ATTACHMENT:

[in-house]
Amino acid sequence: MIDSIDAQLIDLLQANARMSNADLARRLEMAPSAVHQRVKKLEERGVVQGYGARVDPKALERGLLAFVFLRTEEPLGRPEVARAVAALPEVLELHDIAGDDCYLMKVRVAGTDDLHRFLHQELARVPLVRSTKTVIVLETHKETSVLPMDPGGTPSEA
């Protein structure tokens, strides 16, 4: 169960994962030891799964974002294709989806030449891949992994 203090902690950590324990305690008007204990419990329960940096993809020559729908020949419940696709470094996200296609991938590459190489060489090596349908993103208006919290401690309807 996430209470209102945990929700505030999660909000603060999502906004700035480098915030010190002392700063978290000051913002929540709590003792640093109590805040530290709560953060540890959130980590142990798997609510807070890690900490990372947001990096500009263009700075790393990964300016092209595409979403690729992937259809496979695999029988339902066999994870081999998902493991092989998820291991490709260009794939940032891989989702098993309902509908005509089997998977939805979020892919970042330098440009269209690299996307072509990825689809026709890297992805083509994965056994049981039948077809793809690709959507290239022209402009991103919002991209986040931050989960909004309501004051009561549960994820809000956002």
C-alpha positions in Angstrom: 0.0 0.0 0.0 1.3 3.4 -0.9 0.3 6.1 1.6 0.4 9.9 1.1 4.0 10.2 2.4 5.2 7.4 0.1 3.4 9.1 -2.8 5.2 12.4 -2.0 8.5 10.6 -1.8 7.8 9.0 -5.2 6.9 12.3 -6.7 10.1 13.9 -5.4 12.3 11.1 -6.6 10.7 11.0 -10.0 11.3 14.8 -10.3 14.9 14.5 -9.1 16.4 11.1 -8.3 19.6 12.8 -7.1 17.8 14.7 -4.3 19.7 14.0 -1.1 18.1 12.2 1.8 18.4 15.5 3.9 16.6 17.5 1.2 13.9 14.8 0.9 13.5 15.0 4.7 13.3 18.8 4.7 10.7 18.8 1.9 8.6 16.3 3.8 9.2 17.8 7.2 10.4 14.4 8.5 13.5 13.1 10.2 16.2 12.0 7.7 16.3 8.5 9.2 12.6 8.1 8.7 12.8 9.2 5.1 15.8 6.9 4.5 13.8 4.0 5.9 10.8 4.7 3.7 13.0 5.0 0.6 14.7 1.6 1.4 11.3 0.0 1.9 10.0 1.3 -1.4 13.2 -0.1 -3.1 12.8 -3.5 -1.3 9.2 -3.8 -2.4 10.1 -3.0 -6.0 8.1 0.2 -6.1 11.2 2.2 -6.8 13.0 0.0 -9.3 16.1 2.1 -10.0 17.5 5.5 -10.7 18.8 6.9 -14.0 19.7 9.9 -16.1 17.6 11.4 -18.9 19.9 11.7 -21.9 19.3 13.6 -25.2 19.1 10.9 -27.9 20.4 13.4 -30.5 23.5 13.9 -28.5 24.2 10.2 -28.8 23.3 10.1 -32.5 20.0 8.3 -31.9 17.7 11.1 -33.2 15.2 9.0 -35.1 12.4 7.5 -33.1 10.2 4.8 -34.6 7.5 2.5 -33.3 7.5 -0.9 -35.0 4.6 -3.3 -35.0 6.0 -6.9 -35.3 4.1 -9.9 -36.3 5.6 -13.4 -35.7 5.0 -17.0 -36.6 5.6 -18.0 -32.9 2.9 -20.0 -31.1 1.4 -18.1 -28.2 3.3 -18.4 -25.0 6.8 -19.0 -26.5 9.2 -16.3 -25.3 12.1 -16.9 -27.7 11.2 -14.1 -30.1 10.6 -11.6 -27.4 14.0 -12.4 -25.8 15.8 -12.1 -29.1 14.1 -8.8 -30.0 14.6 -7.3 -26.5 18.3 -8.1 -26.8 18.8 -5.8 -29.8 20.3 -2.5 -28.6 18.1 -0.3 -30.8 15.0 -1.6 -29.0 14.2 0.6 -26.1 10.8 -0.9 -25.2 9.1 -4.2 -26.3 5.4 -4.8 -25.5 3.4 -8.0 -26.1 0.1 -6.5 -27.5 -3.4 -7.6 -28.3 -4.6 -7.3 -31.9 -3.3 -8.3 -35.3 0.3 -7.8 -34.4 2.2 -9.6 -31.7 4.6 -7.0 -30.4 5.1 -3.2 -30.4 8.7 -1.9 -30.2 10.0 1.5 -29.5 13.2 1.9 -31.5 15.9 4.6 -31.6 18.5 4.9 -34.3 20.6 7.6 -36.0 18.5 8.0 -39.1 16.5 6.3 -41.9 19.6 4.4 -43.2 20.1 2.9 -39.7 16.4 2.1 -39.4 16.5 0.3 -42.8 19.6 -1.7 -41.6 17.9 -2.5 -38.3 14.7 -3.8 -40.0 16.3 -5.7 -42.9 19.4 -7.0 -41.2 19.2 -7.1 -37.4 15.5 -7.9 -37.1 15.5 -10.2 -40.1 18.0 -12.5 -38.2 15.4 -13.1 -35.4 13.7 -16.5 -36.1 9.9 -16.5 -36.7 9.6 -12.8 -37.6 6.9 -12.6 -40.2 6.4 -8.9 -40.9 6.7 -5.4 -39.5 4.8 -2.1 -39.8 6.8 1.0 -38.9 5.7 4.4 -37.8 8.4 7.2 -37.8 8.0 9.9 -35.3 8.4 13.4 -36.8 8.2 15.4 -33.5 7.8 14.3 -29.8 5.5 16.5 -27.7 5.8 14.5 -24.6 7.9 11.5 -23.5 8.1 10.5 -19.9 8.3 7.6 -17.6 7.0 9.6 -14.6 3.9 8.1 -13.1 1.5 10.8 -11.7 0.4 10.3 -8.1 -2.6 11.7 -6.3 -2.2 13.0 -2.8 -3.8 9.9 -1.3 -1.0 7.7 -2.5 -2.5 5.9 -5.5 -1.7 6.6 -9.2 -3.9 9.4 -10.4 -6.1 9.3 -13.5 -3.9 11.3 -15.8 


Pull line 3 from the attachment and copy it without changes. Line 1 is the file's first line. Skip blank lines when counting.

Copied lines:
């Protein structure tokens, strides 16, 4: 169960994962030891799964974002294709989806030449891949992994 203090902690950590324990305690008007204990419990329960940096993809020559729908020949419940696709470094996200296609991938590459190489060489090596349908993103208006919290401690309807 996430209470209102945990929700505030999660909000603060999502906004700035480098915030010190002392700063978290000051913002929540709590003792640093109590805040530290709560953060540890959130980590142990798997609510807070890690900490990372947001990096500009263009700075790393990964300016092209595409979403690729992937259809496979695999029988339902066999994870081999998902493991092989998820291991490709260009794939940032891989989702098993309902509908005509089997998977939805979020892919970042330098440009269209690299996307072509990825689809026709890297992805083509994965056994049981039948077809793809690709959507290239022209402009991103919002991209986040931050989960909004309501004051009561549960994820809000956002």